There’s also a multiplayer mode in which up to 4 players compete in one of two game modes. King of the Hill sees players fight to control a certain area of the stage while Survival is a contest to knock the opponents off the stage and be the last man standing. Considering the game was clearly designed for single player first and foremost, I was surprised at how well the mechanics translated into a multiplayer mode. It feels similar to a game like Super Smash Bros. which I would consider a very favorable comparison.
From the Catholic perspective, I found myself occasionally reflecting on the challenges of real life as I zoomed through Dustforce cleaning up virtual filth. We all face problems every day from dirty rooms to dirty behaviors, and sometimes it’s hard to confront those problems. However, if we don’t make the effort to clean them up they’ll only continue to get worse and worse. Imagine Dustforce as an analogy to a person doing penance, cleaning their soul of attachment to sin. So long as we always remember to trust in God and follow his will, he will give us the strength to set straight even our biggest messes and improve ourselves as people.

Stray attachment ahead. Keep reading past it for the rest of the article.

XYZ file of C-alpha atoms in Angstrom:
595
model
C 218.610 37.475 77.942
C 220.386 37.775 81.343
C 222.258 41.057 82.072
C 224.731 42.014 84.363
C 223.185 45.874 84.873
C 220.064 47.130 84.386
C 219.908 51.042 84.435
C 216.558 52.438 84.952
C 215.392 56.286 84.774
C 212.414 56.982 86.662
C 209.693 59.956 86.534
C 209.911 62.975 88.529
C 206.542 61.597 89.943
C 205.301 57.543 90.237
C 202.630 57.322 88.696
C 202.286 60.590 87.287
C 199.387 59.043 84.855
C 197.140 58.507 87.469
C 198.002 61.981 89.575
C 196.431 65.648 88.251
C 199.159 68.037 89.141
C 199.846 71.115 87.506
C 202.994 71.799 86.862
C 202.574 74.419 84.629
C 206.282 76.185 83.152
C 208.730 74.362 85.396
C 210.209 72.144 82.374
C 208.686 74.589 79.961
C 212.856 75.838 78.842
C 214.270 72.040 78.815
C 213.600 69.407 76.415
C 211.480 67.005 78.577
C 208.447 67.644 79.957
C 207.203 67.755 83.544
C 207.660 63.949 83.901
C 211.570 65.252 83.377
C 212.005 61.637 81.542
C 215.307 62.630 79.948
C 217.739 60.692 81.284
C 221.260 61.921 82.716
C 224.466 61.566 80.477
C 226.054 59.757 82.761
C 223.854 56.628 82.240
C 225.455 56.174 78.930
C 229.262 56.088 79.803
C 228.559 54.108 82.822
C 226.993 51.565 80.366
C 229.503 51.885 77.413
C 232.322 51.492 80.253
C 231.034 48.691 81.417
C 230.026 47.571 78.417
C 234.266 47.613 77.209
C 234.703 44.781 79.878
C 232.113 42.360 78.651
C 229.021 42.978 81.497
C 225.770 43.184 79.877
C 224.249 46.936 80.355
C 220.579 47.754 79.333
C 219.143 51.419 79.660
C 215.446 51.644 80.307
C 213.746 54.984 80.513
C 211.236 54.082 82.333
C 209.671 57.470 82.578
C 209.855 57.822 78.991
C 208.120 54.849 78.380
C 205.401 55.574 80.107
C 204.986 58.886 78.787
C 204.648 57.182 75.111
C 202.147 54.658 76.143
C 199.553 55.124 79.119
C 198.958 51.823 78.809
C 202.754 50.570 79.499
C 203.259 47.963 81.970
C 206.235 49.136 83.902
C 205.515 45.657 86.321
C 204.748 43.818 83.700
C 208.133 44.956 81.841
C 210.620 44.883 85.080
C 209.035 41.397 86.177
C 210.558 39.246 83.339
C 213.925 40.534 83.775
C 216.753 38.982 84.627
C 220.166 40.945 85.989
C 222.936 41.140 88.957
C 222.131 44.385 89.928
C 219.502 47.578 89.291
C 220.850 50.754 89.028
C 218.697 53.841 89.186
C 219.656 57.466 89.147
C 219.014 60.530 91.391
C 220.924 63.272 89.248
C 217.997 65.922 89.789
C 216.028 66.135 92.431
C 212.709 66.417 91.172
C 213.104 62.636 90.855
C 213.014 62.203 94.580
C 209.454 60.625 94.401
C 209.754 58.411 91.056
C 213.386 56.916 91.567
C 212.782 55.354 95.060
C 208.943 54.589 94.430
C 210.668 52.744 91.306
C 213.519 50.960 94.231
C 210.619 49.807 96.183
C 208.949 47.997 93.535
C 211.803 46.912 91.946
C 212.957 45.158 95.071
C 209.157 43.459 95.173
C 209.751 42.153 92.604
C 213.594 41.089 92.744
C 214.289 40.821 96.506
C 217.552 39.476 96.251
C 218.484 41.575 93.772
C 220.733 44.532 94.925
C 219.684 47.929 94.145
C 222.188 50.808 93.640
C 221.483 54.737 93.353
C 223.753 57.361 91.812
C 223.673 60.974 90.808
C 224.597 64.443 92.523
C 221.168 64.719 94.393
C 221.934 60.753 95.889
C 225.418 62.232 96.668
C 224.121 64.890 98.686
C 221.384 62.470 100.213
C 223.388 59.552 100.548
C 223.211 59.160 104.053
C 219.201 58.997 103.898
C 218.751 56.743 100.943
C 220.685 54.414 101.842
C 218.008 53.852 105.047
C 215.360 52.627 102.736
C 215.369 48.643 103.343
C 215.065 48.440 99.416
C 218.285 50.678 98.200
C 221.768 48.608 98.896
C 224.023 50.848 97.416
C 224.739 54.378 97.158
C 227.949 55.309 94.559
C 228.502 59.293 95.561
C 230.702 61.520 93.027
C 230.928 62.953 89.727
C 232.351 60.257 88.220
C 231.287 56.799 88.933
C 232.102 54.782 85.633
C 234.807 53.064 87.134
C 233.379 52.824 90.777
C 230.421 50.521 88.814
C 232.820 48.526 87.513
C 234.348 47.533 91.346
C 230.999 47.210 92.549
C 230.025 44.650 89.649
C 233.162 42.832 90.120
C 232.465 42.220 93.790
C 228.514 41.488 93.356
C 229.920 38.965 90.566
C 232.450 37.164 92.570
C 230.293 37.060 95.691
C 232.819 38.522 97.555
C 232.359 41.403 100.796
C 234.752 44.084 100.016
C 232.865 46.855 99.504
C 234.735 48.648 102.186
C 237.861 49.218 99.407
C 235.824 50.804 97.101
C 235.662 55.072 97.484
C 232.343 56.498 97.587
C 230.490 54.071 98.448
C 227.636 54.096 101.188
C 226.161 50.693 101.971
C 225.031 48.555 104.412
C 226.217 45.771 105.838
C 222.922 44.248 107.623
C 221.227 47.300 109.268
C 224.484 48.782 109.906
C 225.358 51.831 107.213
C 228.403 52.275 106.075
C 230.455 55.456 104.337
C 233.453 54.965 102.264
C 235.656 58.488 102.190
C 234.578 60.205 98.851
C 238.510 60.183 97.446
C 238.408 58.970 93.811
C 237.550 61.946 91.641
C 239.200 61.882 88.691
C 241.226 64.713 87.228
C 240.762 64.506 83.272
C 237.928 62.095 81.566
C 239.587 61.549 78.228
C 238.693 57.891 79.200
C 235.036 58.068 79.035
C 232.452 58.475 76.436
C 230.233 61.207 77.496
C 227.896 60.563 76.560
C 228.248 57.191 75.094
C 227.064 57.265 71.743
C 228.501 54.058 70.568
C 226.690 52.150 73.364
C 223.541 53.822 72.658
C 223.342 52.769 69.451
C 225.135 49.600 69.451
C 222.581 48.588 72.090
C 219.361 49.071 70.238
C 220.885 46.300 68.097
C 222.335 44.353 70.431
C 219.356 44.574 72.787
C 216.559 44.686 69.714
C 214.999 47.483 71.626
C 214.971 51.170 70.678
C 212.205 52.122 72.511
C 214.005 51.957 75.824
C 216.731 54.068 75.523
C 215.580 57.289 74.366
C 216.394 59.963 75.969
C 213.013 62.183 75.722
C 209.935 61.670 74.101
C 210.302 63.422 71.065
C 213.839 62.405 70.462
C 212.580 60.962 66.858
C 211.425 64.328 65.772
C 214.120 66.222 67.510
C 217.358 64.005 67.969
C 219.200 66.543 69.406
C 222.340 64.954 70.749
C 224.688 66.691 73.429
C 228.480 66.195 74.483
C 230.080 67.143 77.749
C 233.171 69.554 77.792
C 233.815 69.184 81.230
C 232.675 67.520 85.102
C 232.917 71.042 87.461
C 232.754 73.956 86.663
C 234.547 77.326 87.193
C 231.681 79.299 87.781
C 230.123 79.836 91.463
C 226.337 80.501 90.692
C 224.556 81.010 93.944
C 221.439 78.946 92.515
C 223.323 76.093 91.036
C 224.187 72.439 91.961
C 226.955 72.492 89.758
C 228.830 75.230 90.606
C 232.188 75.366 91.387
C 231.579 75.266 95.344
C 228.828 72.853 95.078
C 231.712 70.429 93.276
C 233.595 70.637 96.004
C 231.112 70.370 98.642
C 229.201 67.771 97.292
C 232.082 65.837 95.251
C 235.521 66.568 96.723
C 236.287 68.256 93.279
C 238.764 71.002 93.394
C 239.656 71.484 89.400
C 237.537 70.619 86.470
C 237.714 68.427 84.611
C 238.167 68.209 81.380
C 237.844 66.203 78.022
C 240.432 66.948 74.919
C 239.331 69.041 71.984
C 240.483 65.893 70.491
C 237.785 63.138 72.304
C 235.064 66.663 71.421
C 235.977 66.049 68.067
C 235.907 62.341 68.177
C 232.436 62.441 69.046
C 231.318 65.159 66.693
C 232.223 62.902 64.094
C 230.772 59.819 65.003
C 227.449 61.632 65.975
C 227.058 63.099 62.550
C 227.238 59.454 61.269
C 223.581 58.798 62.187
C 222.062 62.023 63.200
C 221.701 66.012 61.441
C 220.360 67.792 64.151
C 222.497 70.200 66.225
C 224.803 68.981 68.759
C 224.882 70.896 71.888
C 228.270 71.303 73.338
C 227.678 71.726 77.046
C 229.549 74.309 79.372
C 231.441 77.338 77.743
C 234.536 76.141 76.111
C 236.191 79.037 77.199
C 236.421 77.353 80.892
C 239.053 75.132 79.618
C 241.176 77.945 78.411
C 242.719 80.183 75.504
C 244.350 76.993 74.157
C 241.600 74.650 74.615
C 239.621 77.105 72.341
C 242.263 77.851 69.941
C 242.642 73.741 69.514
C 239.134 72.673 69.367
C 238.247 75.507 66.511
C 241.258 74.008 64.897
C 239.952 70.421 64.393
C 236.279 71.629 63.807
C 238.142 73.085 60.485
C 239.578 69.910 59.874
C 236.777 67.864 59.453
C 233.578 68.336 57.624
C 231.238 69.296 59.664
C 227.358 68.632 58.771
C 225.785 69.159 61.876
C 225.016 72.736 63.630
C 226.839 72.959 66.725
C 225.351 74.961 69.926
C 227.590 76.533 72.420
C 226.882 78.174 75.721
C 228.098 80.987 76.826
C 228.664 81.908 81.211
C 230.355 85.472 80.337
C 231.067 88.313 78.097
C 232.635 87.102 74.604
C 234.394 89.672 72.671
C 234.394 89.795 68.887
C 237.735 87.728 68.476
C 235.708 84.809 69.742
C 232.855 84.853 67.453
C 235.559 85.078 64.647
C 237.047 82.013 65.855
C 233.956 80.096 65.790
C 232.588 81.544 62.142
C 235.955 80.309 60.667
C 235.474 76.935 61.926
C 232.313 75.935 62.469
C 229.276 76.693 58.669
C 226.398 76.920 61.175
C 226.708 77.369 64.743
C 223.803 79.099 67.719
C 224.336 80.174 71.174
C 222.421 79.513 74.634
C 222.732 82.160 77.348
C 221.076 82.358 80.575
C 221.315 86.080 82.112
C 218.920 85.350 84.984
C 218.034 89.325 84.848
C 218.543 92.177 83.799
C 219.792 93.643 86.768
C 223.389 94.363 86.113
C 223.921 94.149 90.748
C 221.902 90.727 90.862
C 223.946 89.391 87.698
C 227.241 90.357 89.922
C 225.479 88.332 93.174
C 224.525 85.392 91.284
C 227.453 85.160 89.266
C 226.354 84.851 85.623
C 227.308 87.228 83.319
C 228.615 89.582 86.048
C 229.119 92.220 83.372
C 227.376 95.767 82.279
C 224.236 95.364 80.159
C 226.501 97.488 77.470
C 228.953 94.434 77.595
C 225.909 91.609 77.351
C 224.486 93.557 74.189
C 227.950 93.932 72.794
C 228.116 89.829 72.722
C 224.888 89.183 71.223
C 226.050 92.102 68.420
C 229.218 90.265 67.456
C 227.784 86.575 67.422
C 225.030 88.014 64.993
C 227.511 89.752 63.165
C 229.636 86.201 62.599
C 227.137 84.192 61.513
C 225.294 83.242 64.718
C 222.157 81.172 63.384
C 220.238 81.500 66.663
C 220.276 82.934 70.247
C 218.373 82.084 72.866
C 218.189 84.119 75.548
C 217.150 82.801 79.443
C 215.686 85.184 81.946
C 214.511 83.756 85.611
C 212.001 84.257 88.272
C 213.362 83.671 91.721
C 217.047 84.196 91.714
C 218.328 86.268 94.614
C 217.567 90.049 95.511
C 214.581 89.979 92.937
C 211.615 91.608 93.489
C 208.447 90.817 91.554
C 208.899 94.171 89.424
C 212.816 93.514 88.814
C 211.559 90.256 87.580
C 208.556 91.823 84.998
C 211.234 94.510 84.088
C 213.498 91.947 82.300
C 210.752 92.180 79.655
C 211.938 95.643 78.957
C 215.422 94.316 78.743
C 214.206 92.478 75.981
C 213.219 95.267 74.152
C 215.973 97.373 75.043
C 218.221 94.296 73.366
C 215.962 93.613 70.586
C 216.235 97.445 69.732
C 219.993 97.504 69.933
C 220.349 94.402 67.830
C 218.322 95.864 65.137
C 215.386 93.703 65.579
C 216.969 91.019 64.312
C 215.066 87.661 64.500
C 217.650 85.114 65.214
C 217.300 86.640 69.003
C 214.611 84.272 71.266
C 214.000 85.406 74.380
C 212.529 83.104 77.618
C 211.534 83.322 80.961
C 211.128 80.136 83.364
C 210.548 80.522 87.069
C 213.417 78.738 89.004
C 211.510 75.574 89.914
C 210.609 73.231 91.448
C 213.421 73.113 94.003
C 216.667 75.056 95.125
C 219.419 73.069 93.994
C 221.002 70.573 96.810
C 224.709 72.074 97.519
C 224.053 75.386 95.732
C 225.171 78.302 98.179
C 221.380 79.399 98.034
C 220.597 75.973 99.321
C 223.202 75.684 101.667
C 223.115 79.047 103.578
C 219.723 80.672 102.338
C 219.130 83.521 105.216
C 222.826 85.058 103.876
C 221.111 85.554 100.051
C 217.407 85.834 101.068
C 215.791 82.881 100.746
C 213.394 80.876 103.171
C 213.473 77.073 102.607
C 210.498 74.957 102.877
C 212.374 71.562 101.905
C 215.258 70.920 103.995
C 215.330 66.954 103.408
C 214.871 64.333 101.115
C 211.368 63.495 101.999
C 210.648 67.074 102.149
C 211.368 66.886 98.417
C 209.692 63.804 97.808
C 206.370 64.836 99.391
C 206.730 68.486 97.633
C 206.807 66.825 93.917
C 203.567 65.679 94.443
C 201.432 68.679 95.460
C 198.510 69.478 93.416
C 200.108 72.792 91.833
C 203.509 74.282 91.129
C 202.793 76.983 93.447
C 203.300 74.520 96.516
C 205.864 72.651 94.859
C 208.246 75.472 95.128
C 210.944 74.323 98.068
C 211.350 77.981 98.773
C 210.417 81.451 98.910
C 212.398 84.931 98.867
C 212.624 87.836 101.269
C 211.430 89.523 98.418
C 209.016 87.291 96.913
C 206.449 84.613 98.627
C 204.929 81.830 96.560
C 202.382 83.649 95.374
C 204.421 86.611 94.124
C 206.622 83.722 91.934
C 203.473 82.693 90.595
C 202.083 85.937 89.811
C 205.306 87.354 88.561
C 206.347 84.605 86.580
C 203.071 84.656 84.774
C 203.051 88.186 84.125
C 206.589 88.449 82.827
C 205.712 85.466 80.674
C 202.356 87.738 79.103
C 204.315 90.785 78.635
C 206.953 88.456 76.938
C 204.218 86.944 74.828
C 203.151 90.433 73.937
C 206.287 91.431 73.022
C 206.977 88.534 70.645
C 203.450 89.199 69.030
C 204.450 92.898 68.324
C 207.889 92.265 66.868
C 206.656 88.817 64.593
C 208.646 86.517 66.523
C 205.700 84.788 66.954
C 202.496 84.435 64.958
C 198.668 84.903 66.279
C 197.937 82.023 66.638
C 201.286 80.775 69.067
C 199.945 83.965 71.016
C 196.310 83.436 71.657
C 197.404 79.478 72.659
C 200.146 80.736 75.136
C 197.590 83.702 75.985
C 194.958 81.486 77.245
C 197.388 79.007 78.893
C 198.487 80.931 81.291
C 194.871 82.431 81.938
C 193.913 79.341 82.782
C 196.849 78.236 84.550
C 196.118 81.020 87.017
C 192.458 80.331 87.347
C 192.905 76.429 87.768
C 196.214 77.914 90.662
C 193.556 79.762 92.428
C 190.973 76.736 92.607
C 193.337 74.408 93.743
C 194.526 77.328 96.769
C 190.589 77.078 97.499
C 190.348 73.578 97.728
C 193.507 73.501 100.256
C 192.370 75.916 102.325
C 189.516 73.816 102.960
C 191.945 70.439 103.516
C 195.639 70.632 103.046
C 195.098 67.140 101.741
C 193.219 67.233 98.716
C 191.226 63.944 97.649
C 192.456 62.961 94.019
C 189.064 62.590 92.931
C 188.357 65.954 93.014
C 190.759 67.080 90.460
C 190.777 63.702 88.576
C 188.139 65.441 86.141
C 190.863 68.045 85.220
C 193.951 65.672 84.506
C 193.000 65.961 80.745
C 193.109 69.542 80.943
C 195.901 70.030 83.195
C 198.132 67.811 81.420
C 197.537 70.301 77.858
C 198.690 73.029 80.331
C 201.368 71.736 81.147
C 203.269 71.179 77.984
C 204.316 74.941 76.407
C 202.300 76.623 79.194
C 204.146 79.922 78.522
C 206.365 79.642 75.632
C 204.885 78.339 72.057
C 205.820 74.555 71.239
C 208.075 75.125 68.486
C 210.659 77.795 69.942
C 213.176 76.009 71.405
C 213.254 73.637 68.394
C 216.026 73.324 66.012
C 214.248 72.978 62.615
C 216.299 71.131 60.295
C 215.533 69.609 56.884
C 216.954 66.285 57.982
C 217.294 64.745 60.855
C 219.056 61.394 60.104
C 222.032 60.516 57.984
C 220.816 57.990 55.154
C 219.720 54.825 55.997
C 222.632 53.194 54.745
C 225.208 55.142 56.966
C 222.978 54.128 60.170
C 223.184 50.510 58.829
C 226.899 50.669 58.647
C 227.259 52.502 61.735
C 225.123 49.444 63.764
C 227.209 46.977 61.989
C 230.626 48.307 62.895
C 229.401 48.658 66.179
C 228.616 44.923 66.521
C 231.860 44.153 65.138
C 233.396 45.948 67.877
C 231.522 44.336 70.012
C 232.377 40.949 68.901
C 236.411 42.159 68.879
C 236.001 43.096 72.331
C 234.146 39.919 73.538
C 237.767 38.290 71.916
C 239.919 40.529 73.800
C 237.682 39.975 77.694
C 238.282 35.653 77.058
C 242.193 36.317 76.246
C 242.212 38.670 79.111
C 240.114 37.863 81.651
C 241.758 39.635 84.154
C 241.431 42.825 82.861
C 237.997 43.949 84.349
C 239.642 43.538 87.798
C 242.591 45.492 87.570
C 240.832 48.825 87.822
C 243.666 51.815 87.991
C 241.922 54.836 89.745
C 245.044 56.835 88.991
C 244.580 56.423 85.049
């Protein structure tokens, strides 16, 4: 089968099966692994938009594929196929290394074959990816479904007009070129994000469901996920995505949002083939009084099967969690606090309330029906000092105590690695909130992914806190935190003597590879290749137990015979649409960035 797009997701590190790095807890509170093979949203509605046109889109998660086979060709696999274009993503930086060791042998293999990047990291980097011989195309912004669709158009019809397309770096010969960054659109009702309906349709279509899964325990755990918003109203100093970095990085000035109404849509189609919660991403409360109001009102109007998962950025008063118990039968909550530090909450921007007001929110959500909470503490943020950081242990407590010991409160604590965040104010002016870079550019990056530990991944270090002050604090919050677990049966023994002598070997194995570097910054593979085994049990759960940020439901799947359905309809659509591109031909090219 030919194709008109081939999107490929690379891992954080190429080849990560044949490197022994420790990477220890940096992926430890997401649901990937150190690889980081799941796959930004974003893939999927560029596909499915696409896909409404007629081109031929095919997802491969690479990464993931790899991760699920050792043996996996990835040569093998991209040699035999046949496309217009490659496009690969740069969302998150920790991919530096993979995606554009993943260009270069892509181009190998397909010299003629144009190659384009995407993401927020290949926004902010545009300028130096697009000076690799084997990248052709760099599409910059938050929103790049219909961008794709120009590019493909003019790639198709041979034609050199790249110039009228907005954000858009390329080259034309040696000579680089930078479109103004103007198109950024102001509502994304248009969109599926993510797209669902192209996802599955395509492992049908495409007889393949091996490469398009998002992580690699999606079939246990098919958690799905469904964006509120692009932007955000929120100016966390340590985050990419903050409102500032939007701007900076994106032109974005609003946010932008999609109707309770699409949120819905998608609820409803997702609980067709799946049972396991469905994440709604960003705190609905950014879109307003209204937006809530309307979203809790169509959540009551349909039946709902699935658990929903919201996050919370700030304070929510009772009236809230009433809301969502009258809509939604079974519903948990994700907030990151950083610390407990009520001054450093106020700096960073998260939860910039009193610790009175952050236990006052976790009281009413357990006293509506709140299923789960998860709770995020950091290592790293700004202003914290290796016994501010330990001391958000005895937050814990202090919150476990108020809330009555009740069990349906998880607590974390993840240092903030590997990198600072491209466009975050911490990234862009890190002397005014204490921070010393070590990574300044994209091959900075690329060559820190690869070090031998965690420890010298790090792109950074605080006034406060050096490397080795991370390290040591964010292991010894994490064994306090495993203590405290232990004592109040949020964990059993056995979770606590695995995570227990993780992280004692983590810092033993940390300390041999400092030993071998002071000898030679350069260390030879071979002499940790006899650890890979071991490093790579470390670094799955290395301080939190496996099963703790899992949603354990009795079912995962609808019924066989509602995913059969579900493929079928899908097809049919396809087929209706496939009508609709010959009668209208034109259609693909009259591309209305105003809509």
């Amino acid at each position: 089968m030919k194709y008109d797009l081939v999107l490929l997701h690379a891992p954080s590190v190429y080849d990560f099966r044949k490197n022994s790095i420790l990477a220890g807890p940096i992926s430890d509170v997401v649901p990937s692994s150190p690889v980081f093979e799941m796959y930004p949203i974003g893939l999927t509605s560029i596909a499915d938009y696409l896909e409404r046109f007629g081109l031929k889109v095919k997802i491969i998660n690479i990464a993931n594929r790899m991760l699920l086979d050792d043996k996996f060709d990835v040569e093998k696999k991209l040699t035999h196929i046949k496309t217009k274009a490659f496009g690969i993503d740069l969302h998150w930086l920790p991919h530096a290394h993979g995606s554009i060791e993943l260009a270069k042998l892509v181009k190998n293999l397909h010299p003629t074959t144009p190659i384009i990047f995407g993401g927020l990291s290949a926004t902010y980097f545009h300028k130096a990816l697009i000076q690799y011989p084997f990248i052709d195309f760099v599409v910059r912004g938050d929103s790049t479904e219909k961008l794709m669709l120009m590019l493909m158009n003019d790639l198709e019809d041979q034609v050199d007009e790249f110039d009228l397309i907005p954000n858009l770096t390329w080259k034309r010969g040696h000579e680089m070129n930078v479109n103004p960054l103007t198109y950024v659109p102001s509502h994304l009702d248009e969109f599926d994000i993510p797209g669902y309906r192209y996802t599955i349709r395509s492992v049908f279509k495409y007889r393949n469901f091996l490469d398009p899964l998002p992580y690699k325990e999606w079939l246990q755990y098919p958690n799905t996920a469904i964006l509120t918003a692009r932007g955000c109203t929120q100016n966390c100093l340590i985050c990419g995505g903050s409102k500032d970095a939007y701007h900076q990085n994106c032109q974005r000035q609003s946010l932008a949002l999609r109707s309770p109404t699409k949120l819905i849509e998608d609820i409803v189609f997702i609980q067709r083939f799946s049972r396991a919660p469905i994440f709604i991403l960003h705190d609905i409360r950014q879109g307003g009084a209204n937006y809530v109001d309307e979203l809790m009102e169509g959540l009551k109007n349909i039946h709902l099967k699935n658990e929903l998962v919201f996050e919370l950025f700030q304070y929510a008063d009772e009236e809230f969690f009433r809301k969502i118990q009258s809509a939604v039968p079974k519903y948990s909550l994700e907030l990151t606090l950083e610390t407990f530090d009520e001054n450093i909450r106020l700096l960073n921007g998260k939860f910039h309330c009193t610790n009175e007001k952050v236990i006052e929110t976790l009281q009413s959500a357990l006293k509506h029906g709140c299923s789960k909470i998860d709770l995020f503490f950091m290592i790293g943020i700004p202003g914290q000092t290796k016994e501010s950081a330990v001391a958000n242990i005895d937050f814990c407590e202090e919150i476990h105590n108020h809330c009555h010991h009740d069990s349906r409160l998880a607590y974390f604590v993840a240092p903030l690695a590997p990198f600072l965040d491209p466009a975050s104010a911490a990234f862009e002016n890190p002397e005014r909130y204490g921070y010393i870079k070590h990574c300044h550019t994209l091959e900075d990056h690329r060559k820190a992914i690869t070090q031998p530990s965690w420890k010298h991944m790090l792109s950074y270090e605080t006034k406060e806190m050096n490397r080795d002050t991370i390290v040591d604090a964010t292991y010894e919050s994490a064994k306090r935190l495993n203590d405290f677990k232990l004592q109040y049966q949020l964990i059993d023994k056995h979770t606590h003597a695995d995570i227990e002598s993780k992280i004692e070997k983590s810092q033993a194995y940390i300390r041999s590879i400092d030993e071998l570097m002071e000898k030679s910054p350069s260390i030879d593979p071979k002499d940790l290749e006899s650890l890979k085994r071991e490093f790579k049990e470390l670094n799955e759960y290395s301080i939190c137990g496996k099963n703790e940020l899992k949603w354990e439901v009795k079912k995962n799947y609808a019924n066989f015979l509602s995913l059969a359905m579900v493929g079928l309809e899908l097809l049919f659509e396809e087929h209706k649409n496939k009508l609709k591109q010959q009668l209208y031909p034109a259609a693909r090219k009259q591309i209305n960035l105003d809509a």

All in all, Dustforce DX isn’t just one of the best indie games from the past decade, it’s one of the best platformers ever made. Everything from the music, visuals, level design, and mechanics all comes together and elevates the core gameplay into a hyper focused experience few games can match. If a fast paced 2D platformer that rewards mechanical mastery sounds like something you’d be interested in playing then you would be absolutely crazy not to pick up Dustforce DX. The game quite literally wipes the floor with its competitors.
Scoring: 100% ⭐
Morality and Parental Warnings:
Dustforce DX involves some very light elements of combat against dust covered enemies, largely against animated objects, but any instances where the player is up against an animal or person trapped in the dust never results in any real physical harm.